Memo to the ‘I Do Not Do Politics’ Generation!

Josephina Ndeyamo

Think about this: There are nine people on a bus. Three vote to drive over a cliff. Two vote to get ice cream. Four do not bother to vote. Everyone dies.

Like it or not, you and I are on the bus together with everyone else.

Have you ever wondered but are things being done right? Is the current generation giving hope to the youth?

What happens when the older generation is not keen on passing the mantle to young people?

Well, how will you know if you don’t register to vote, and actually vote come November?

Are you a Namibian citizen, 18 years or older? Step up for your rights and register to vote.

Not knowledgeable about politics? Learn, be curious, ask questions, acquaint yourself with what’s happening.

As someone who is part of the majority (the youth), I feel it is time we make our voices heard at the ballot box.


The first step is registering. Acquiring a voter’s card is a cinch.

The Electoral Commission of Namibia (ECN) started registering voters on 3 June and the process will continue until 1 August.

Voters’ cards from the last elections/preceding years are now invalid.

To be eligible to vote come November, you must register for a new voter’s card.

Remember to take along the required documents, e.g. your ID card and a municipal bill.

The office where I work is close to town and I headed to the nearest registration point, which happened to be the one at the kindergarten near TransNamib bowling, behind Intercape.

But, guess what? It was not my constituency. 

What did this mean for me as a voter? If I had registered there, I would have been eligible to vote for a president but not for my local councillors.

I dislike limitations so I enquired about the nearest registration point for my constituency, Windhoek East.

Registering in the right constituency allows you to have your say on, among others, sanitation services, electricity, water, refuse collection services being provided and the potholes on public roads getting fixed.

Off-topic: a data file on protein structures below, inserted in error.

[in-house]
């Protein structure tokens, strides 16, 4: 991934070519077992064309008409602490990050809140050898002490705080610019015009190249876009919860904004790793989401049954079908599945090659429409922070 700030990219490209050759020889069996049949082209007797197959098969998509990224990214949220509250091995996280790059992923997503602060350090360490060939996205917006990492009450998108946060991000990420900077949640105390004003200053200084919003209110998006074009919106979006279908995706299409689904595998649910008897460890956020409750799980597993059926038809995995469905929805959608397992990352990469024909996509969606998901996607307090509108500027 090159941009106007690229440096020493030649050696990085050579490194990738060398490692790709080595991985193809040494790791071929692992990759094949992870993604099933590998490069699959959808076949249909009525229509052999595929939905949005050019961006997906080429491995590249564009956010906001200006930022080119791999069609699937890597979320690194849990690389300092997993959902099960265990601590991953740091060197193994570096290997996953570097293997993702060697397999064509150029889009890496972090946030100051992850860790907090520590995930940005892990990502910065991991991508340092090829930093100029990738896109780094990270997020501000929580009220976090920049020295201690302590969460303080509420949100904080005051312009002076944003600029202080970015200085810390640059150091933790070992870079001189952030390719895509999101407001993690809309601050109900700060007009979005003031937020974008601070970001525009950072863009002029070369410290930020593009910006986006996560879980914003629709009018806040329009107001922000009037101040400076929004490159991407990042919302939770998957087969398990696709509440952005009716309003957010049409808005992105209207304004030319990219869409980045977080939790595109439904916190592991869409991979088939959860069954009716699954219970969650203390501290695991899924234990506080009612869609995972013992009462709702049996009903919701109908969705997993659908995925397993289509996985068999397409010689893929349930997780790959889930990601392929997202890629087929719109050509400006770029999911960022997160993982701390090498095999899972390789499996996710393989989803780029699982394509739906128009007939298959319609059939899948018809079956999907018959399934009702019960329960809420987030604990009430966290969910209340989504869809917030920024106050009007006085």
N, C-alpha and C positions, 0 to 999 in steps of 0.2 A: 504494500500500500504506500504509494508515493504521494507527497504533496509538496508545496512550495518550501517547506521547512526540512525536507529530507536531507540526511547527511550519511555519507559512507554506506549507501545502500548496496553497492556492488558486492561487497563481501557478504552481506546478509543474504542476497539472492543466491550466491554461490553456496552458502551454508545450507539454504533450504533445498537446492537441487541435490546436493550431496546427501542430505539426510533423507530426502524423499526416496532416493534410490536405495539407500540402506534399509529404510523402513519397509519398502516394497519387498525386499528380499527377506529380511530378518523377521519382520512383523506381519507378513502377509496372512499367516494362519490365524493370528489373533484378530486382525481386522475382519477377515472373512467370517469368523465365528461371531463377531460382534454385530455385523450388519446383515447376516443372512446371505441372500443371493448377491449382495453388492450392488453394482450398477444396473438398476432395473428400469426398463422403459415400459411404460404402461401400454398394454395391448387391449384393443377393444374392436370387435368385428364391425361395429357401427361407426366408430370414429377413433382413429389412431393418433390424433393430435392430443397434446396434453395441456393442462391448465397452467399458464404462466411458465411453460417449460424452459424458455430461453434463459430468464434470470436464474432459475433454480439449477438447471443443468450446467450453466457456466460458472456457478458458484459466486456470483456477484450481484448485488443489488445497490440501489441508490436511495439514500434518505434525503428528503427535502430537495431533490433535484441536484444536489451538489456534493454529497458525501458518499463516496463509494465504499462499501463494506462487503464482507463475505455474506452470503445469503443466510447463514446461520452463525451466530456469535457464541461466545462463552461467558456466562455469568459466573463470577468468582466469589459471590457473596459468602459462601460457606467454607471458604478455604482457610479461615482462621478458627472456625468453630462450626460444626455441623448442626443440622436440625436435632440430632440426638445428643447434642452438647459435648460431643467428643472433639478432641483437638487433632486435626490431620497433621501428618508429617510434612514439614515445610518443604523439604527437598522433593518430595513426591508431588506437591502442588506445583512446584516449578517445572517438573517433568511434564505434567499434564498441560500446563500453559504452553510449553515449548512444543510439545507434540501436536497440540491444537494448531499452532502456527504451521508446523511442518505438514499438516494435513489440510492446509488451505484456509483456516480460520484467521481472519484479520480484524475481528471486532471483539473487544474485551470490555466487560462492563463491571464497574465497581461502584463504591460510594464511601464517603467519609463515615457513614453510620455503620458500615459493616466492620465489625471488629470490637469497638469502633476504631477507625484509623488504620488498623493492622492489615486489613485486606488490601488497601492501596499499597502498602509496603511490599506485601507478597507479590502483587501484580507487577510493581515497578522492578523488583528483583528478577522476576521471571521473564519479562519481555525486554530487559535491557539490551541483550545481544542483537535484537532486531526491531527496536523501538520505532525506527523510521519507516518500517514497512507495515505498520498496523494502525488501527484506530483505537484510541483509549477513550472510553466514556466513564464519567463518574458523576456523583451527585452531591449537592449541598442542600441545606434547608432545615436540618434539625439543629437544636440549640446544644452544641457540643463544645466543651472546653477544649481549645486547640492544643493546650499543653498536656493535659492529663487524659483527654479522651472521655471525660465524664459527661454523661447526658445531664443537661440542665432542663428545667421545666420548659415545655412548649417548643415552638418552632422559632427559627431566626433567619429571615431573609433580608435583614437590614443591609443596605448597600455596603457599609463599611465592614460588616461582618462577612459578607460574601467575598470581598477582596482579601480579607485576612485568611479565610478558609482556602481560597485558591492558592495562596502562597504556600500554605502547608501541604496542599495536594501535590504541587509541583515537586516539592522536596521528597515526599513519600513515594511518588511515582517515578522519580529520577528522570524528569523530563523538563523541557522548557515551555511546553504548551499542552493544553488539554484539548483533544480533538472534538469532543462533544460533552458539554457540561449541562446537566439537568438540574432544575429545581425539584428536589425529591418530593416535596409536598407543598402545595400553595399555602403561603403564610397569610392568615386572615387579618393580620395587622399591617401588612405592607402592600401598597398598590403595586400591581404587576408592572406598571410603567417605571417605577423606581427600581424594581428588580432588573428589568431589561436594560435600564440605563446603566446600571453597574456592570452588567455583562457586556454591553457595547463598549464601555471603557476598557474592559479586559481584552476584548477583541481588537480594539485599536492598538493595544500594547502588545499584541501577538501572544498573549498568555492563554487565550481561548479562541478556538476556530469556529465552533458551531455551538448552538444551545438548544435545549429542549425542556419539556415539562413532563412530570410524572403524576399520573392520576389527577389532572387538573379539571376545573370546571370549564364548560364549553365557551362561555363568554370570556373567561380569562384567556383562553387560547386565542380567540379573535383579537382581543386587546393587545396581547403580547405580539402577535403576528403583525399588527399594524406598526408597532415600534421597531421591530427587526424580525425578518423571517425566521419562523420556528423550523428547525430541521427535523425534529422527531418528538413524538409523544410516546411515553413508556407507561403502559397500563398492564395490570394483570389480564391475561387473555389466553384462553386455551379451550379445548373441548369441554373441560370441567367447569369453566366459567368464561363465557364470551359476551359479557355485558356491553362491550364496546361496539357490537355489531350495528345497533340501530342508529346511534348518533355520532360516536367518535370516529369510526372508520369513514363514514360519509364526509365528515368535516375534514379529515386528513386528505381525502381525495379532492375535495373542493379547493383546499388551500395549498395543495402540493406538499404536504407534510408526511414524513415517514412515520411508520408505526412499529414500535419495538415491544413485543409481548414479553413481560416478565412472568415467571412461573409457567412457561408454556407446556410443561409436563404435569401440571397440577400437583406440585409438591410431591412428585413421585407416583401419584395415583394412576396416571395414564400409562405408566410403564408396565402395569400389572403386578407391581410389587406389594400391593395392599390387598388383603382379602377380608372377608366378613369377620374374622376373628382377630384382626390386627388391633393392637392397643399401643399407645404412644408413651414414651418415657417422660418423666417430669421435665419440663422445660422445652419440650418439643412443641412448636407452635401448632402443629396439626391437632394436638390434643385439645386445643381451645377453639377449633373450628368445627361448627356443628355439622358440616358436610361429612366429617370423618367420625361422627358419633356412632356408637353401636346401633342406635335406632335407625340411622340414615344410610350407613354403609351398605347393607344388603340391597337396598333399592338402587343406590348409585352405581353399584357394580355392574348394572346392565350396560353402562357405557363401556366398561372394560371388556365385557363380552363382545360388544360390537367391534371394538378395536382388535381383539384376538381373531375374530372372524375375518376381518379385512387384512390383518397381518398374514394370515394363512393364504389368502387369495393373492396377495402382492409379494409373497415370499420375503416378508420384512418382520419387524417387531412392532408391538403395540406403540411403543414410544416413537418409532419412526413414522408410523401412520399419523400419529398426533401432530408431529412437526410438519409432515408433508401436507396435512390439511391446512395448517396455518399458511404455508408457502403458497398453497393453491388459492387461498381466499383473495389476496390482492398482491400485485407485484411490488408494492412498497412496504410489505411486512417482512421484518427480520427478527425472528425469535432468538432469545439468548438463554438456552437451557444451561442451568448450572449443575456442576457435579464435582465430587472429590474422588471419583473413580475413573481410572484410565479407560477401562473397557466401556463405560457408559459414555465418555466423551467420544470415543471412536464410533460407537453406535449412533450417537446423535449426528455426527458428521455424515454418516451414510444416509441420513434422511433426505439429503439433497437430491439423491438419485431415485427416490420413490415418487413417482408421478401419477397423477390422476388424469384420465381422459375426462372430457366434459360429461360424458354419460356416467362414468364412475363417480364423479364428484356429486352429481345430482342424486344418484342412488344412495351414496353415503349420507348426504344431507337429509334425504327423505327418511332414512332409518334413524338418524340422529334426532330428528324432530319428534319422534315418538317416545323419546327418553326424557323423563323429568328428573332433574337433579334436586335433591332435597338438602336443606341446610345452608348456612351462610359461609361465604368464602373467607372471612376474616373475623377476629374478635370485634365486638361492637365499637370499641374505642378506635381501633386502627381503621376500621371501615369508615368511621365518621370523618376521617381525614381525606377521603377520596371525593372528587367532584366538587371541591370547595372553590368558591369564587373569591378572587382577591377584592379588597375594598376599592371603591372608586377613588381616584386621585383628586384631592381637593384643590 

Exercising your right to vote for officials in your constituency compels the elected officials to listen to you about the issues that most concern you.

If you’re unhappy with your elected councillor’s performance, you can use your vote to remove that official from office next time.

Your vote is your report card on lawmakers.


Voting in local authority elections is as important as voting for a head of state. What happens in your area affects you on a daily basis.

Also, as youth we can contribute diverse views on issues affecting our generation by putting them on the agenda in our constituencies.

It is our right as citizens of a democratic nation to vote. It is also our duty to uphold the principles of democracy.

Every vote counts. Engaging in the process provides us with an opportunity to become active participants in shaping the future of our nation.

Play your part. Step up, register to vote!

  • *Josephina Ndeyamo is a corporate communications practitioner, has an honours degree and works for one of the big four audit firms. The views expressed here are her own and not those of her employer.

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